‘The whole trouble was caused by the few drinks,’ said Raney’s counsel, E. J. Murphy, M. P. P. Counsel went on to say that when his client Rainey was fifteen, he was knocked off a bicycle by a motorist and suffered head injuries from which apparently he had never quite recovered.
‘Nothing was done to the motorist,’ added Mr. Murphy.
Judge Coastworth gave Rainey from 3 to 12 months for criminal negligence; 6-12 months for ‘receiving’ a stolen car, and discharged Foley on the theft charge.
In the meantime, where is ‘Honkey?’
Dope in Wine!
I suffered drought; was parched with thirst, I ‘mopped’ some liquid fuel, That ‘moonshine’ was the very worst It kicked just like a mule
Such was a plaint of Bernard Keating, one of this morning’s drunks to appear before Magistrate Tinker.
‘It was suppose to be wine, but after a drink or two, I was kocked out. There must have been dope in it,’ said the prisoner with a shudder.
On being sent down for three months, the prisoner turned angirly to Detective-Mulholland and told him he was ‘no gentleman,’ not even an Irish gentleman. Two other respondents, William Phillips and Malcolm Allingham, also went into oblivion for three months, while Edward Keanery, Donald Robertson, and William Wingham, guilty of second offences, were fined $50 or one month. All others of this morning’s congregation of twenty-eight, were sent over to the Salvation Army penitent bench.
Where with quaking limbs they took their places, And made impenitent grimaces.
Bronze Of the heads of hair to appear in the dock to-day, Alex Corbett’s shock took the the prize. It was in a class by itself and had a beautiful permanent wave. No lake or sea ever provided such waves. And the color! And the gleam! The prisoner’s head looked like a great bronze ball on the top of an Indian temple.
‘It’s been dyed,’ said Det. Sergt. Wickett when the owner was charged with vagrancy.
Corbett had come from Sacramento, California, where he had been employed, not in the picture studios, but in saw mill.
Magistrate Tinker, remanded the bronze head until Friday.
Sad Fate On the eve of the ninetieth birthday, Edward Allen asked for 30 days at a place he knows so well, and dislikes so much. However, it’s the only ‘old men’s home’ available.
Got Worst of It Looking little the worse for the reception, Patrol Sergt. Boyd gave them when they and a third, but missing man, resisted arrest on a joint charge of vagrancy. George Marchant and LacLlan McLean turned up to-day for sentence. The police officer had turned the tables upon them charged them with assaulting the police.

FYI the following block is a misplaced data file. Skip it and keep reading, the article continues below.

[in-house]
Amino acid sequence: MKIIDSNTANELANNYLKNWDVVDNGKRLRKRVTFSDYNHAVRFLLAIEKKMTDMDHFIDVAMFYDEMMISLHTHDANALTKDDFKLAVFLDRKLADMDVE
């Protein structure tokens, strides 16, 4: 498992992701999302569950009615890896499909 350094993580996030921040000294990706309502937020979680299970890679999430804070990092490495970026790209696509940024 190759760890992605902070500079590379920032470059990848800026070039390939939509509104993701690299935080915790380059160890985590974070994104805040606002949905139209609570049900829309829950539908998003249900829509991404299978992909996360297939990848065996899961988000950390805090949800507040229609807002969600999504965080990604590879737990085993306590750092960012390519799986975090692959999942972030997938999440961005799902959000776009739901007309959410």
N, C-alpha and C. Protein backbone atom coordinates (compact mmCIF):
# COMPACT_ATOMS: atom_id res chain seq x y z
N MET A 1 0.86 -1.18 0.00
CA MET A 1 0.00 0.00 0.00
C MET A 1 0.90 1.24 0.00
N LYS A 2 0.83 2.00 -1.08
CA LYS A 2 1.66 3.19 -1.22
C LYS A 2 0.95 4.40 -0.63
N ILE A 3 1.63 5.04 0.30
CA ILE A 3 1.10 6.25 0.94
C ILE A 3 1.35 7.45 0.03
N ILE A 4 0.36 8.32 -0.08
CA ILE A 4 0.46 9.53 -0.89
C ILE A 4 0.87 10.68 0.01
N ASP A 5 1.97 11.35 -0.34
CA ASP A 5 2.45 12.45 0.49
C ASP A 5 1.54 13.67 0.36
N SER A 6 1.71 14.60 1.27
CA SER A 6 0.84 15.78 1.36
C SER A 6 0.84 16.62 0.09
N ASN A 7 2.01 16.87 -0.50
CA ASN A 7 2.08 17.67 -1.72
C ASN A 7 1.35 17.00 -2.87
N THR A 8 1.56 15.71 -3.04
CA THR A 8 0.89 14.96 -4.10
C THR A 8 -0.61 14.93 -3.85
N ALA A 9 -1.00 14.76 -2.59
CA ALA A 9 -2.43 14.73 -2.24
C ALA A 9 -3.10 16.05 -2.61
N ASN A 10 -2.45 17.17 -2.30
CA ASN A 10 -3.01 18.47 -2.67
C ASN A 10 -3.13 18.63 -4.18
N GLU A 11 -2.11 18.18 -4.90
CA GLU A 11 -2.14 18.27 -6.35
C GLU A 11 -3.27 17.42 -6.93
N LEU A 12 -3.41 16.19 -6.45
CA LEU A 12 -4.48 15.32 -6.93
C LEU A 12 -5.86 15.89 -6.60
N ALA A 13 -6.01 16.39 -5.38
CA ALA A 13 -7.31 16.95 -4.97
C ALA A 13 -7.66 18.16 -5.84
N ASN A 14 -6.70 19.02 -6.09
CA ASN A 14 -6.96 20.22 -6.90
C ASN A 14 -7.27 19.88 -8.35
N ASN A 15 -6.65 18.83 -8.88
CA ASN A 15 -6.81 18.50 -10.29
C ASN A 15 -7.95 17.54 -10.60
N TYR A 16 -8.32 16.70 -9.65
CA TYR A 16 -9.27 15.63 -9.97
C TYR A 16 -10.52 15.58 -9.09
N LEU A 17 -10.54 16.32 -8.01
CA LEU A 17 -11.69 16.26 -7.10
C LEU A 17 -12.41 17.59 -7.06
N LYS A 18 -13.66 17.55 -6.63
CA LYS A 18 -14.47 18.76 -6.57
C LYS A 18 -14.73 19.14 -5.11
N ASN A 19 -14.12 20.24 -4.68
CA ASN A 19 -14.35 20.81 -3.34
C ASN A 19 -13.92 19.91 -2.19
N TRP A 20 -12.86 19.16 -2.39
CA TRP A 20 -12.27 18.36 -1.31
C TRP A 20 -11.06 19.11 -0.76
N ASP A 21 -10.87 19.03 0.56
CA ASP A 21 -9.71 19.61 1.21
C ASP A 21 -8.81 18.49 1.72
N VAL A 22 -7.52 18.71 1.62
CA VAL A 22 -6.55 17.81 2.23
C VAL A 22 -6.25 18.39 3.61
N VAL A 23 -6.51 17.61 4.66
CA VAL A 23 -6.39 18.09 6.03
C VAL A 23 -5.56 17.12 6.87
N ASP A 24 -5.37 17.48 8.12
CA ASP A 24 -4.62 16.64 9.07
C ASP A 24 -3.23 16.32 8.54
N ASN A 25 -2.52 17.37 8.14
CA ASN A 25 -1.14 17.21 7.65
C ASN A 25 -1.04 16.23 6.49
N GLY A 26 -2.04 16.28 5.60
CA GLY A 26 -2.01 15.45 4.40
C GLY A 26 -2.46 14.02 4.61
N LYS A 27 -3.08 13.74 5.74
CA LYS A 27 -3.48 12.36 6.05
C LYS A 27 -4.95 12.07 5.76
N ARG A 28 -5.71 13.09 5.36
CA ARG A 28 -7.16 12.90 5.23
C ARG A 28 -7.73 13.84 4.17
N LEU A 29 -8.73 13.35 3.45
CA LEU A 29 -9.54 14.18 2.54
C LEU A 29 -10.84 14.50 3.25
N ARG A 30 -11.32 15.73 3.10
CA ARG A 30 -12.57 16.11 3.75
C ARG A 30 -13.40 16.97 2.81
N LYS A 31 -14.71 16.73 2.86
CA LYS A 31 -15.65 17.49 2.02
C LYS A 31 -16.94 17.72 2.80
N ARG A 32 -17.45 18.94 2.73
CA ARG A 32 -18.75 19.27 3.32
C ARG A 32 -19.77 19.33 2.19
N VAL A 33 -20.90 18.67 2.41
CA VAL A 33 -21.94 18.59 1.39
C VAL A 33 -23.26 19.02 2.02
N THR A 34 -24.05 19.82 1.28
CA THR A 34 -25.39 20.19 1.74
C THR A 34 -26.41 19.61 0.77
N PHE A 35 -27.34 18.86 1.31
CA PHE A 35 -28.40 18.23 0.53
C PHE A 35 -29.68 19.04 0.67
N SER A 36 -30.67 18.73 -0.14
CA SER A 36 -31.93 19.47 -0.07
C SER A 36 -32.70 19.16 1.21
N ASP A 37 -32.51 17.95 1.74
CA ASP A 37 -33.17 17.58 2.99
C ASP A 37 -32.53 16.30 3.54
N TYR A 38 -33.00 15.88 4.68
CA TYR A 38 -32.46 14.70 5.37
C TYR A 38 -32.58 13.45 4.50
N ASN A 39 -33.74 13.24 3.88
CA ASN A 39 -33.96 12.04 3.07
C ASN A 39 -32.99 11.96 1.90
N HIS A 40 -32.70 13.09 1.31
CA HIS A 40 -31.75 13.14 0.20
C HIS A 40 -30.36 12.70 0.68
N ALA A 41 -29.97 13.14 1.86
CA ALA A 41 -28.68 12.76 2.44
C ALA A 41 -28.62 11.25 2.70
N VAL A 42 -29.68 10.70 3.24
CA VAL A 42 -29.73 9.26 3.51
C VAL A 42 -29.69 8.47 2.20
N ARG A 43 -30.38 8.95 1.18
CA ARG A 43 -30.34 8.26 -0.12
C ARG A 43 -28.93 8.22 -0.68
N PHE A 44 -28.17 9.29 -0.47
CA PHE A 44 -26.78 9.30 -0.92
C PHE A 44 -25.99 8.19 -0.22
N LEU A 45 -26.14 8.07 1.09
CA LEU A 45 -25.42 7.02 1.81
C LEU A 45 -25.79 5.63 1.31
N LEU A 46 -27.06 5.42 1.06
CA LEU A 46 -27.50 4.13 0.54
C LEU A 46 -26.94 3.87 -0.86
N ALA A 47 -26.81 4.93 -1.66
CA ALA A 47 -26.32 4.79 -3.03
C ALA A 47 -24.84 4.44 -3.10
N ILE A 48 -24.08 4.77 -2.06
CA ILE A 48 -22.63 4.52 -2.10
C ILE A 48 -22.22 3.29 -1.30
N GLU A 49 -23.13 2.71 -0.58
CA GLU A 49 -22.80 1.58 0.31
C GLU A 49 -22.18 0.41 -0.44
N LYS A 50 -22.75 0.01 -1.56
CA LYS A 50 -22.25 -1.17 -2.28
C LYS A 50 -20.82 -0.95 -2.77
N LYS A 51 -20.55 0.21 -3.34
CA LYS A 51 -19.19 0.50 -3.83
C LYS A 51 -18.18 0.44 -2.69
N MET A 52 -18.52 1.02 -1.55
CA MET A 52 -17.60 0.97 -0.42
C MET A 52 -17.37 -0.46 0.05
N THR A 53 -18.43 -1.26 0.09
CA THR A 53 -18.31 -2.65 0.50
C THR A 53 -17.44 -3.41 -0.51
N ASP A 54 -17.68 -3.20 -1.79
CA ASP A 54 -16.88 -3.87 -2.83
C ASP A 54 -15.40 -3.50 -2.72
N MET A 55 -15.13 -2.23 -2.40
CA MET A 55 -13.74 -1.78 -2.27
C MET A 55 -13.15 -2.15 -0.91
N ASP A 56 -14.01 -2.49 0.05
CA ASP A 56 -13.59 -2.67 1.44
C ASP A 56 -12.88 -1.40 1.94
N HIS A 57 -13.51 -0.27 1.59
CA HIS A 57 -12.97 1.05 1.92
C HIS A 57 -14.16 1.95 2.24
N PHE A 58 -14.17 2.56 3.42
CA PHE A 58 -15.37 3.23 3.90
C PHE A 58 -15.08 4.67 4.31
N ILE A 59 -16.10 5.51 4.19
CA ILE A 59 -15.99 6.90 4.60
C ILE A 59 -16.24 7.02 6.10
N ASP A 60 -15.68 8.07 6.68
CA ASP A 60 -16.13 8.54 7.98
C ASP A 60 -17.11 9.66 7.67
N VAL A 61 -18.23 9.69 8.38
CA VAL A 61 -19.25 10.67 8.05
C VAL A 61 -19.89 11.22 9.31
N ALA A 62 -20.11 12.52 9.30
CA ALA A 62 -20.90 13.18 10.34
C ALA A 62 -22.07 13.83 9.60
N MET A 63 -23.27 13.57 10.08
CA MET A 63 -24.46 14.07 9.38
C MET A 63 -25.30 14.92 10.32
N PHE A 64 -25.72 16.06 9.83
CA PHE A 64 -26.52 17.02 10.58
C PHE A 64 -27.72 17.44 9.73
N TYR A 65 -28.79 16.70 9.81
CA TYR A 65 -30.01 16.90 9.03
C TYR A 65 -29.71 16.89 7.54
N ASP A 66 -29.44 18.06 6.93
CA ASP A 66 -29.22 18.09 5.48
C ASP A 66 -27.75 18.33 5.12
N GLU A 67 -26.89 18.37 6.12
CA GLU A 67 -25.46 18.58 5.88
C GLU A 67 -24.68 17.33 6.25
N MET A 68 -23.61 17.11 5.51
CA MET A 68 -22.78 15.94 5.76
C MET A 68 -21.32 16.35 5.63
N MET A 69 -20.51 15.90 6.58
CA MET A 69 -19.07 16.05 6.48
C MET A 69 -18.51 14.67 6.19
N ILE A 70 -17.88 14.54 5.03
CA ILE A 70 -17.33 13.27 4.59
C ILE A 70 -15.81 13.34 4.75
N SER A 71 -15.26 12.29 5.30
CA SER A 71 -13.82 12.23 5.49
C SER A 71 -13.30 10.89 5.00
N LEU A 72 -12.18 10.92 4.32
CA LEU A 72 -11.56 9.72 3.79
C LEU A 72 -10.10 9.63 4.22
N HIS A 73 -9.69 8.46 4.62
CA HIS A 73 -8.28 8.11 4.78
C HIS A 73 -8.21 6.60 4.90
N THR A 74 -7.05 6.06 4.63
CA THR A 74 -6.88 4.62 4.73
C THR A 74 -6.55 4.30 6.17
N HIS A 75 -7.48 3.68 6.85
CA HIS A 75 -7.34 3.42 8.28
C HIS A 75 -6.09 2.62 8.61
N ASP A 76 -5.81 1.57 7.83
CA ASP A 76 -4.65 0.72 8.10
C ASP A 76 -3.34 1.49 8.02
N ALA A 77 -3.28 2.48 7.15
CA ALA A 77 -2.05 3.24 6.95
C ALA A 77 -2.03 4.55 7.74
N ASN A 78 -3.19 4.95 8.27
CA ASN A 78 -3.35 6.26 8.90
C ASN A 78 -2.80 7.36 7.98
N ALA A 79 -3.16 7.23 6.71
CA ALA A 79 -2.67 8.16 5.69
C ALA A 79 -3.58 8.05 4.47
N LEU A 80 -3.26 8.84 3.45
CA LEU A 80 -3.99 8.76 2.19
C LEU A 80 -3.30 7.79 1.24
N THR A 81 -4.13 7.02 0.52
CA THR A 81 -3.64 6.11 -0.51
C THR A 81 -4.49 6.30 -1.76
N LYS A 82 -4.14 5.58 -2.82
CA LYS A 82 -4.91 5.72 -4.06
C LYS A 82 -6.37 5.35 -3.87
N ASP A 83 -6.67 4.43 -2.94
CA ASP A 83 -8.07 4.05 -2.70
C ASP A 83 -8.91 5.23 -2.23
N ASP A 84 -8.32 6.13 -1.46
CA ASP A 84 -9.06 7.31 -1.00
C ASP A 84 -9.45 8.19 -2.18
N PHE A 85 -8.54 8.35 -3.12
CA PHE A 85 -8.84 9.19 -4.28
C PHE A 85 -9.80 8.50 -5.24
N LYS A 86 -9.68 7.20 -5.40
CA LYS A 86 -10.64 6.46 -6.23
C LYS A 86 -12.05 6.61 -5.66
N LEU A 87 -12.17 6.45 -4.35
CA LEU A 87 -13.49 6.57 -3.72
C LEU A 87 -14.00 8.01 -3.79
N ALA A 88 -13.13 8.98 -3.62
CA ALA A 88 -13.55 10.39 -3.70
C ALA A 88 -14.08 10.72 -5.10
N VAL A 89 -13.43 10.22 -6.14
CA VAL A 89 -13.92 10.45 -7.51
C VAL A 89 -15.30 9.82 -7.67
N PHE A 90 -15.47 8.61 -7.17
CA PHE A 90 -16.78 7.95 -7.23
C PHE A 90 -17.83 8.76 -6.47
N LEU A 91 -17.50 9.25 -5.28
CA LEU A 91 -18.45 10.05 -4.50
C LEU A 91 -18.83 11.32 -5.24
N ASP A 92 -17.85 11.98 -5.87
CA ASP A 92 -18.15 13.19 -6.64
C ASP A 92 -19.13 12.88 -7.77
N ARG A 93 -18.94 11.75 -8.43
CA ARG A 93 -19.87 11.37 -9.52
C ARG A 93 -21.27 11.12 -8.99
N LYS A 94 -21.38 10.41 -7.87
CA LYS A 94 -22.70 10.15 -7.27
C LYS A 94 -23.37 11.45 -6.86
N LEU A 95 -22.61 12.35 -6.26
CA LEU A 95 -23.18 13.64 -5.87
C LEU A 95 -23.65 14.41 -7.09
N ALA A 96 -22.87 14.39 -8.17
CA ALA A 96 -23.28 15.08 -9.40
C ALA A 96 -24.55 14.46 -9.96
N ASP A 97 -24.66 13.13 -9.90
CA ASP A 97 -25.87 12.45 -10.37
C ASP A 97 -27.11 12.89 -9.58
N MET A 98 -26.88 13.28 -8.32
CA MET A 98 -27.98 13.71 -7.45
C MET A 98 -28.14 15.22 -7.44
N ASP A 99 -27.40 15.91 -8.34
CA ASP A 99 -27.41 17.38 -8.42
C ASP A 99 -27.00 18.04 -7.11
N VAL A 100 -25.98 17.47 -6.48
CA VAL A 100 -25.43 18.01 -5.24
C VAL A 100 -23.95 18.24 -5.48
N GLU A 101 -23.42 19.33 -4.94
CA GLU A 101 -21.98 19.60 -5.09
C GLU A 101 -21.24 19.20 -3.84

‘But they got the worst of it,’ remarked Judge Coatsworth. ‘I hope this will be a warning to all of us. I hope the thrashing the sergeant gave them will do them good.’
‘They are ‘floaters,’ said Crown Attorney Gibson.
The judge allowed them to drift away until the 21st on their own bail.
‘Hands Up!’ Sentenced on Friday last to terms of three and twelve, and six and twelve months, for fraud and forgery, William Lyster, and Richard Herrington decided not to avail themselves of the debatable pleasure of going to Hamilton to face similar charges and metaphorically ‘threw up their hands’ in face of the Hamilton charges. These are the youths who used raised cheques to raise money, bought bus trip tickets, obtained refunds, etc.
Wrong Bone
Some folks would earn a place in life,  And with real glory shine, IF they had not a wishbone Where they ought to have their spine
Such at least, was the tenor of the judge’s comment on Paul Allerton, reappearing for sentence on charges of fraud. A companion in the charges of fraud. A companion in the charges was last week sent down. To-day there was a suggestion that Allerton was really under the influence of a stronger will than his own.
‘Stop, being weak and wishy-washy,’ advised his honor, as he placed the youth on probation for two years.
A Good Haul The police recovered all the watches, ties, socks, red ink, etc. etc., found in the possession of Pete Timko, and had enough to open a small shop, only Timko had stolen the lot from a department store.
He goes on probation for a year.
Eh? ‘Attempted housebreaking?’ ‘What’s that?’ ‘Eh? What say?’ ‘Why, we’d been there before. We thought there’d be a party,’ duetted John Crag and James Mulligan, when charged with attempting to break into a house on Rosemary Ave.
‘They won their case, Deserved to win it; Even the crown opined: There’s nothing in it.’
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13-ontheshore-26 · 17 days ago
i’m heady on the midspring’s night wine
made by the air through my window
it coalesces and drips down my throat
sweet as honey
i barely notice before i begin to choke
is this what it’s like
heroin or molly
ecstasy grass crack
flowing through my veins
i can’t bring myself
to bring myself back
fireflies are my dealers
slipping in between my lips
they infuse the air into my soul
drag it down to my hips
air spreads as sweet and thin as aerosol
i fall back into the night
fall back into the pool
i drown myself in air and water
trapped inside a fishbowl
see my reflection in the surface
damn i almost forgot her